As a comic collector and maven, Oirich knows he is continuing a proud tradition. The early comic book creators were almost all Jewish - though, like their characters, many kept their true identities a secret. Batman creator Bob Kahn became Bob Kane; Jacob Kurtzberg, who dreamed up Captain America to fight the Nazis, transformed into Jack Kirby; and Marvel Comics icon Stan Lee (the mind behind Spider-Man, X-Men, and many others) was born Stanley Martin Lieber. Mostly sons of immigrants or immigrants themselves, shut out of publishing and commercial art by anti-Semitism, their comic-book creations took up their struggle, fighting for truth, justice and the American way.

   This month, Oirich is curating an exhibit at the JCC of Manhattan entitled "People of the (Comic) Book," which will look back at the Jewish genesis of the industry as well as some of its not-so-subtle Jewish symbolism. (Take Superman's origin story - a people threatened with destruction places one of its baby boys in a vessel and sends it out into the cosmos hoping strangers will find it and save him…. Holy Moses! Where have we seen that before?)

   Oirich is also unveiling his heroes at a time when being Jewish and proud - at least in New York - has new cachet. It's the subject of magazine cover stories, up-and-coming music acts and silly new movies like Comedy Central's The Hebrew Hammer.

   The difference with his heroes, Oirich says, is they realize the source of their powers is their heritage, he says, just as Jews should realize it as the source of their "powers" - their values and ethics.

   All the male heroes subtly keep their heads covered as part of their costumes, while all the women modestly clothe their arms and legs (albeit in flashy costumes that wouldn't pass in Boro Park). Oirich even consulted a rabbi to see if the male characters would need tzitzit to make their capes kosher. He won a dispensation: Since the cloaks are scalloped (like Batman's), not four-cornered, and made of a polymer, not cotton, no fringes are required.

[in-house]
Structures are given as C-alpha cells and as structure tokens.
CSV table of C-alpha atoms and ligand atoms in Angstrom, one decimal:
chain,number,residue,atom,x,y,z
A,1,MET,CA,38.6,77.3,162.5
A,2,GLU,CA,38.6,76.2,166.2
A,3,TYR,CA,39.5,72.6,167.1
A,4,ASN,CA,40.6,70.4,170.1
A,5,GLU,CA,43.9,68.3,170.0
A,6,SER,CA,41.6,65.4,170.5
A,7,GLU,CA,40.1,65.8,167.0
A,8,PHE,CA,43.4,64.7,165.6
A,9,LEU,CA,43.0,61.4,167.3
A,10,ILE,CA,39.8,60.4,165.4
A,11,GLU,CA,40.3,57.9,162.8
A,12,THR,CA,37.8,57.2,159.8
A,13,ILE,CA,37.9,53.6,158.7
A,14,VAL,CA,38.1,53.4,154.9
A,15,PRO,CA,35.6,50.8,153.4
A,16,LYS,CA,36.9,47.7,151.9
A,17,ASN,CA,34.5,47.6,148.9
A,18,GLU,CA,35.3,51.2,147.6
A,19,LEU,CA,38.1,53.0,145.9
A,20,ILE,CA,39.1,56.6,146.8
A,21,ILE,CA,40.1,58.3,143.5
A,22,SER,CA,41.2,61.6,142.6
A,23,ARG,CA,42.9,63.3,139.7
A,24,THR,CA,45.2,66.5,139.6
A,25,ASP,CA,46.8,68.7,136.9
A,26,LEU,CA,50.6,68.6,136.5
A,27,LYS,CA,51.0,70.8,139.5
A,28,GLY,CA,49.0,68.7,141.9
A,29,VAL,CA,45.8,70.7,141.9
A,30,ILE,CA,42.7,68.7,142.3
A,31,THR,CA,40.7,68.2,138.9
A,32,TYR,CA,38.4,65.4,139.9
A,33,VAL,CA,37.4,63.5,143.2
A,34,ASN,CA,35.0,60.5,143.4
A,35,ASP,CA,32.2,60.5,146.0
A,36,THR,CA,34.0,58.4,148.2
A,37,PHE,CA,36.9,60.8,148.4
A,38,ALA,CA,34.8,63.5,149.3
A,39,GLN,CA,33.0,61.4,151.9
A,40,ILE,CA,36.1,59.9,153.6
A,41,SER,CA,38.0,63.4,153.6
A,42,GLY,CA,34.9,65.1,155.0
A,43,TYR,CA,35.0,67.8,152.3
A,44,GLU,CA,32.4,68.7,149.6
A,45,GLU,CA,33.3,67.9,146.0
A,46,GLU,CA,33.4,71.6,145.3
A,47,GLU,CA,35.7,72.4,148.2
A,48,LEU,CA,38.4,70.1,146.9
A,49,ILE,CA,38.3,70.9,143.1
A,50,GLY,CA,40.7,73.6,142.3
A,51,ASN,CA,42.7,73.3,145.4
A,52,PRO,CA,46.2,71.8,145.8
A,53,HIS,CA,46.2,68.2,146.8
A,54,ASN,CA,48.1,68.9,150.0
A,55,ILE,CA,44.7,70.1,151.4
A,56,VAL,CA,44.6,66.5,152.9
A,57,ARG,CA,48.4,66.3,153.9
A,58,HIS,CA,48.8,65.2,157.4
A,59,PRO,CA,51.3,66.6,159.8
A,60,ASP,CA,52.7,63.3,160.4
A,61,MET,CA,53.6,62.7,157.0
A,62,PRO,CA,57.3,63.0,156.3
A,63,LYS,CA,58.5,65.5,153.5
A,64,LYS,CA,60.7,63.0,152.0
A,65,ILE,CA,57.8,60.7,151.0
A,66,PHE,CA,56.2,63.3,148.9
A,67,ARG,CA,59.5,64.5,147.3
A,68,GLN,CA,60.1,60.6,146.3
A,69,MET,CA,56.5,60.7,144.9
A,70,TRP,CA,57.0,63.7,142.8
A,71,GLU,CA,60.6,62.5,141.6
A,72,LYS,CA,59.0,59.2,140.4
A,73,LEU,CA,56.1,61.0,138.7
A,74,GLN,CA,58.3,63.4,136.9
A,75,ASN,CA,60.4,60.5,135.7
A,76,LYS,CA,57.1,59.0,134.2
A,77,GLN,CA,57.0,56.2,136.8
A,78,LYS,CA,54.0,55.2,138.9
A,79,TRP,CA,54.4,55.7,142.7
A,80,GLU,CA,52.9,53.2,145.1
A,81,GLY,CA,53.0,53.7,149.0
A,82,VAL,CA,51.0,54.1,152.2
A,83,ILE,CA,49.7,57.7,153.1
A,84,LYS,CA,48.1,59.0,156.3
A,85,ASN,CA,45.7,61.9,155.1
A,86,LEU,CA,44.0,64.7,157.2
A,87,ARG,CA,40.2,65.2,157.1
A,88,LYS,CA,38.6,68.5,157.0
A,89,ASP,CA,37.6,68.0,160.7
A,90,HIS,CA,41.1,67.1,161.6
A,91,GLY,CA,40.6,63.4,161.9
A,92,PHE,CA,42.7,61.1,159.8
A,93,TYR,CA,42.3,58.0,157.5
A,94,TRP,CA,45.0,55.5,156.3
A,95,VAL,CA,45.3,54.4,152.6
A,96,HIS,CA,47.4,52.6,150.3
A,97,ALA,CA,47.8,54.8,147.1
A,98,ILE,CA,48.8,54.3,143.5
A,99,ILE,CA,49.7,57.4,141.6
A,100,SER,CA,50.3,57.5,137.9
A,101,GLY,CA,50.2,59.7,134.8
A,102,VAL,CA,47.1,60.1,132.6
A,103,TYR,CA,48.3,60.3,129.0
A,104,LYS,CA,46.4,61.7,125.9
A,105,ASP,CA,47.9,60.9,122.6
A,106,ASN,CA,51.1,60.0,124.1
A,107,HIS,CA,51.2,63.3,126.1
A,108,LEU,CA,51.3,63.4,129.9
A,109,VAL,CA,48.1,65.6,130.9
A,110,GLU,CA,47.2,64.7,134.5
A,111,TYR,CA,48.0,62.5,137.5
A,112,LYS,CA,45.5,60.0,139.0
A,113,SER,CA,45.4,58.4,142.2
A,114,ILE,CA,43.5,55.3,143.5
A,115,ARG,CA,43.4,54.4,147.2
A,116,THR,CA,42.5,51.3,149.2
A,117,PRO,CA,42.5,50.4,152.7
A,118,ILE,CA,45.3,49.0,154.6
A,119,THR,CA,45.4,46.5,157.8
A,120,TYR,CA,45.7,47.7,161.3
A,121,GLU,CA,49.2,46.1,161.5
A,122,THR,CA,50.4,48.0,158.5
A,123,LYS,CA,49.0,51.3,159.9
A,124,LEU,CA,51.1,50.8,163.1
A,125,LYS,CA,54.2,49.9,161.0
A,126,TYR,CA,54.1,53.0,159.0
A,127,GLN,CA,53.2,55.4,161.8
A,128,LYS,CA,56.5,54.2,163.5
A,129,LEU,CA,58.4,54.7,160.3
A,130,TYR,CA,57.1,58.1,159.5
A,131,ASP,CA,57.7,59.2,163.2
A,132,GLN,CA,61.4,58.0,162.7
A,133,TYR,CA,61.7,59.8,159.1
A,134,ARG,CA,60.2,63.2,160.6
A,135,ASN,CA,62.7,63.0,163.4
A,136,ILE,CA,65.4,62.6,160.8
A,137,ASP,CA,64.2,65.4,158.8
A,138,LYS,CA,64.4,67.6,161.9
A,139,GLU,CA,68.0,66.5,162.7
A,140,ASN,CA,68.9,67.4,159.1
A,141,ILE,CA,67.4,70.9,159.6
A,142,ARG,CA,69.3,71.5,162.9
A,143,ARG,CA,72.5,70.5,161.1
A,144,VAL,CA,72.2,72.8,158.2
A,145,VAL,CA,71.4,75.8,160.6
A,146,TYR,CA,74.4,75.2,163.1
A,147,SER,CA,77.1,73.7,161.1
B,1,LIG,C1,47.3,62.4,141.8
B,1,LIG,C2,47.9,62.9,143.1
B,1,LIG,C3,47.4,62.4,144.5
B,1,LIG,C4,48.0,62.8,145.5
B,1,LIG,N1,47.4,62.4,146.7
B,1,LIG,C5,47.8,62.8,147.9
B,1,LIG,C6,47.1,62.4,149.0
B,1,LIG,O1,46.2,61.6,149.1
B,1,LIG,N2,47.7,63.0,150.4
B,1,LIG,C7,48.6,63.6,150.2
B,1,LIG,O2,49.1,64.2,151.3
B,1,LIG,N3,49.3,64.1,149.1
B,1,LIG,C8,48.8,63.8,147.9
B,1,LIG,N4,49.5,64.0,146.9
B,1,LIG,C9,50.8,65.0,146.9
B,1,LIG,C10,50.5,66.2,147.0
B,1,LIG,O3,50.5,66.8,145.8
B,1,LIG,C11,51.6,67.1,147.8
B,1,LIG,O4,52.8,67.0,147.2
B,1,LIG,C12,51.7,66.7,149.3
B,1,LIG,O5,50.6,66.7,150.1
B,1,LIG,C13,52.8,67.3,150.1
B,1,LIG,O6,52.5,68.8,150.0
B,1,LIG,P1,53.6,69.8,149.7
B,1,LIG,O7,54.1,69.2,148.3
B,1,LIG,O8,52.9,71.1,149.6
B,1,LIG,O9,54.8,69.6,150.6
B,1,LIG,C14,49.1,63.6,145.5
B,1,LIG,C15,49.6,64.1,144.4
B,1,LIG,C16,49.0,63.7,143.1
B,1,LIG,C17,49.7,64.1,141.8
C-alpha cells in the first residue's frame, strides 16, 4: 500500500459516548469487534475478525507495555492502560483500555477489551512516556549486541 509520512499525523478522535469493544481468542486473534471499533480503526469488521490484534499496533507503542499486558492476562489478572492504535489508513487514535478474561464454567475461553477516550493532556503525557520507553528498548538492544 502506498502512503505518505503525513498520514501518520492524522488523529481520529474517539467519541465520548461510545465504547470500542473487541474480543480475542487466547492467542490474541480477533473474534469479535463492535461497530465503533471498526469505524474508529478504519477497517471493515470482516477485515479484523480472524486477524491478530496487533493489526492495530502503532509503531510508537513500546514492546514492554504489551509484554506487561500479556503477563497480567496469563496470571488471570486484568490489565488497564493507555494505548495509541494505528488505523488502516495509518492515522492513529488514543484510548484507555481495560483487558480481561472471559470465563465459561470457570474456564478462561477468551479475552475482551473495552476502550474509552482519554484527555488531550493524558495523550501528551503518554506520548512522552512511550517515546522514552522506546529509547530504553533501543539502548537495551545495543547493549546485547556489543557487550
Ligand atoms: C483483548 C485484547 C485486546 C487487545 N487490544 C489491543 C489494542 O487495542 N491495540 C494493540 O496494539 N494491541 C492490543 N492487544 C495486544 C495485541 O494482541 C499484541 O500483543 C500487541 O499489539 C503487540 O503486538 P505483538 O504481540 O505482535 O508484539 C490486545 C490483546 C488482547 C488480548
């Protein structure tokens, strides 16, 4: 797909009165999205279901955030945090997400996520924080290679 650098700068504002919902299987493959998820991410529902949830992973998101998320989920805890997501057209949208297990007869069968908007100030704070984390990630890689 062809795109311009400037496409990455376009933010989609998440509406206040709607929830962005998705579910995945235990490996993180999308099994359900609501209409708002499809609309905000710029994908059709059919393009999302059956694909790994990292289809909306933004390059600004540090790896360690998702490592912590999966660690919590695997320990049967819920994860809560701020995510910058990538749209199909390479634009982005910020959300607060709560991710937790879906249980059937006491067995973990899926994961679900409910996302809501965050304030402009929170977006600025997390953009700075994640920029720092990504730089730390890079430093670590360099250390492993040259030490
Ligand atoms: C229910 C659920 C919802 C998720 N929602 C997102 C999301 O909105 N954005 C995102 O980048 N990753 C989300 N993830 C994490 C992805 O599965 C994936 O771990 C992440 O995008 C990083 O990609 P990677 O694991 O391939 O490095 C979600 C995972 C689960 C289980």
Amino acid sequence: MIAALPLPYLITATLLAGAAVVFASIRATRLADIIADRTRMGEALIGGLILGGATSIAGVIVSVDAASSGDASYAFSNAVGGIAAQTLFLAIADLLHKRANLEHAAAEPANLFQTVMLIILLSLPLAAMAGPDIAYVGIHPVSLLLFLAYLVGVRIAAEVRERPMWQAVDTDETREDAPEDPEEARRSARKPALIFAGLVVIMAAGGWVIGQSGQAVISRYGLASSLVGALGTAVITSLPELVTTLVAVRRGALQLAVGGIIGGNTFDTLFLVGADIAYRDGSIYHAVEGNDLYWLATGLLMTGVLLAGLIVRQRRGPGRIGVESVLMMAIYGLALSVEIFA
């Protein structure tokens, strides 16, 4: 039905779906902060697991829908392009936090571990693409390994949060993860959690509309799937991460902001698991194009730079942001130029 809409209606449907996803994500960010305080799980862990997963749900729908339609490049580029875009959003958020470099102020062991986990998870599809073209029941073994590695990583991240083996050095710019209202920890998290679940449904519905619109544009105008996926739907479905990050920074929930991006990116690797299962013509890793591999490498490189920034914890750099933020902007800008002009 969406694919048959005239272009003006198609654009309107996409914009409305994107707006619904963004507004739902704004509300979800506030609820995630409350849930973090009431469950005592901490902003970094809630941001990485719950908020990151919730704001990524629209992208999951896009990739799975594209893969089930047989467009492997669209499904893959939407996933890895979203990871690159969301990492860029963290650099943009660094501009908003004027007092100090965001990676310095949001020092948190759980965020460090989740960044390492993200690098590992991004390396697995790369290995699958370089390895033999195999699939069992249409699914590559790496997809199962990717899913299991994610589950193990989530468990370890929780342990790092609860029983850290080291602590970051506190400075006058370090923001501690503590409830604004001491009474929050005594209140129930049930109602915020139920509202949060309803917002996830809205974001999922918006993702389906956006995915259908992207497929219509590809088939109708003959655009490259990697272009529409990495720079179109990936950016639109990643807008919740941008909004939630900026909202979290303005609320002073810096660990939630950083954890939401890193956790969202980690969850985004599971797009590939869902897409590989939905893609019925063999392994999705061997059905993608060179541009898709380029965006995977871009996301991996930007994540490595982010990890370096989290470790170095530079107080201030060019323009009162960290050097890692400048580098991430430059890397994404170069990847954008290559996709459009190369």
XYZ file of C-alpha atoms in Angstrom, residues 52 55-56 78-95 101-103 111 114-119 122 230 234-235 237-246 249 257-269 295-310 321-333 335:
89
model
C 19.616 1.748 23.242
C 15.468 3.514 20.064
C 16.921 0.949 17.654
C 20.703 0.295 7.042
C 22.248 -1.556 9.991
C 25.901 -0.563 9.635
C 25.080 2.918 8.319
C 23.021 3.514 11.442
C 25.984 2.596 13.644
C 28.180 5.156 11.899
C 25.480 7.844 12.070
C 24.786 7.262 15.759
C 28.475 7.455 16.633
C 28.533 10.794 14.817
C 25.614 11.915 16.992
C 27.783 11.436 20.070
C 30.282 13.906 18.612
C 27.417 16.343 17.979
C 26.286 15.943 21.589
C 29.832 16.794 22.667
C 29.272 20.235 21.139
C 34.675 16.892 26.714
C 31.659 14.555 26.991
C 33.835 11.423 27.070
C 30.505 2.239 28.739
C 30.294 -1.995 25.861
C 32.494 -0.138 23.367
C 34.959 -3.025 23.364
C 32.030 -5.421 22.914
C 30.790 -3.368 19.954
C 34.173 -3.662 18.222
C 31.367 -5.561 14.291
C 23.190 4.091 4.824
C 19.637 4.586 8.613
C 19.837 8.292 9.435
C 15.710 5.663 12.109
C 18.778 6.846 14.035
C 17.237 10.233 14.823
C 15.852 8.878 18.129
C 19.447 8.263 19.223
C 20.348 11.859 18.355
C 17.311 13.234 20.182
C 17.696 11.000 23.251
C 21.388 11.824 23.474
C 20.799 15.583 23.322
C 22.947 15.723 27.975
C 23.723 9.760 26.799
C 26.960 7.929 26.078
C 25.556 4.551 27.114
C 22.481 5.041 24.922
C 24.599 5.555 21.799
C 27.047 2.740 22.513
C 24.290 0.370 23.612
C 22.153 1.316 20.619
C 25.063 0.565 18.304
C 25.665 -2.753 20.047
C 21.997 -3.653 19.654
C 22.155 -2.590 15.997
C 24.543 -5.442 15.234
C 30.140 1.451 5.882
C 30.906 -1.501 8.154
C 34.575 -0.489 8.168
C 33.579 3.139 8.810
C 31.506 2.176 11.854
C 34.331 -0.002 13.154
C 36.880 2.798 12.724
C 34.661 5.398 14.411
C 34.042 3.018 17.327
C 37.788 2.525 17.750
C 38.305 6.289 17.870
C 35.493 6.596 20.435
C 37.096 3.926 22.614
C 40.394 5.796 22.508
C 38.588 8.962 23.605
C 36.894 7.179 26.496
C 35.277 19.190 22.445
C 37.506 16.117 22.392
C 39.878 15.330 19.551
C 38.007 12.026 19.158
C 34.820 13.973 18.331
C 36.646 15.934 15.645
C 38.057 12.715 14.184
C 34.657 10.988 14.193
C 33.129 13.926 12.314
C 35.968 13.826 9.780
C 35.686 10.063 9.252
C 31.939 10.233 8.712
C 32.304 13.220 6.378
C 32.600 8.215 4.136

But are they wearing them underneath?

   "Presumably, they are," Oirich says, adding that he is trying to keep the characters "centered," so as not to offend people at either end of the religious spectrum.

   "I'm happy to say I haven't got much bad reaction," he says. "Of course, there are always those people who don't think women should fly in public."

   Like the Jewish community at large, the Jewish Hero Corps is a diverse assembly. Magen David is Sephardic (his shield was crafted by a Spanish ancestor). Matza Woman, we learn, actually started out as assimilated Hyper Girl, making her the comic world's first ba'ala t'shuvah. Dreidel Maidel and Shabbas Queen are modern career women in civilian life, while Kipa Kid works in a Judaica shop. Yet all are united by a common cause, "fighting Jewish amnesia, because otherwise we lose our sense of right and wrong, good and evil" Oirich says.

   Oirich is echoing the sages of his tradition. In an interview, Spider-Man creator Stan Lee (Lieber) commented on the role of Jewish values in his work: "To me you can wrap all of Judaism up in one sentence, and that is, 'Do not do unto others...' All I tried to do in my stories was show that there's some innate goodness in the human condition. And there's always going to be evil. We should always be fighting evil."

Victor Wishna is a freelance writer in New York City. He can be reached at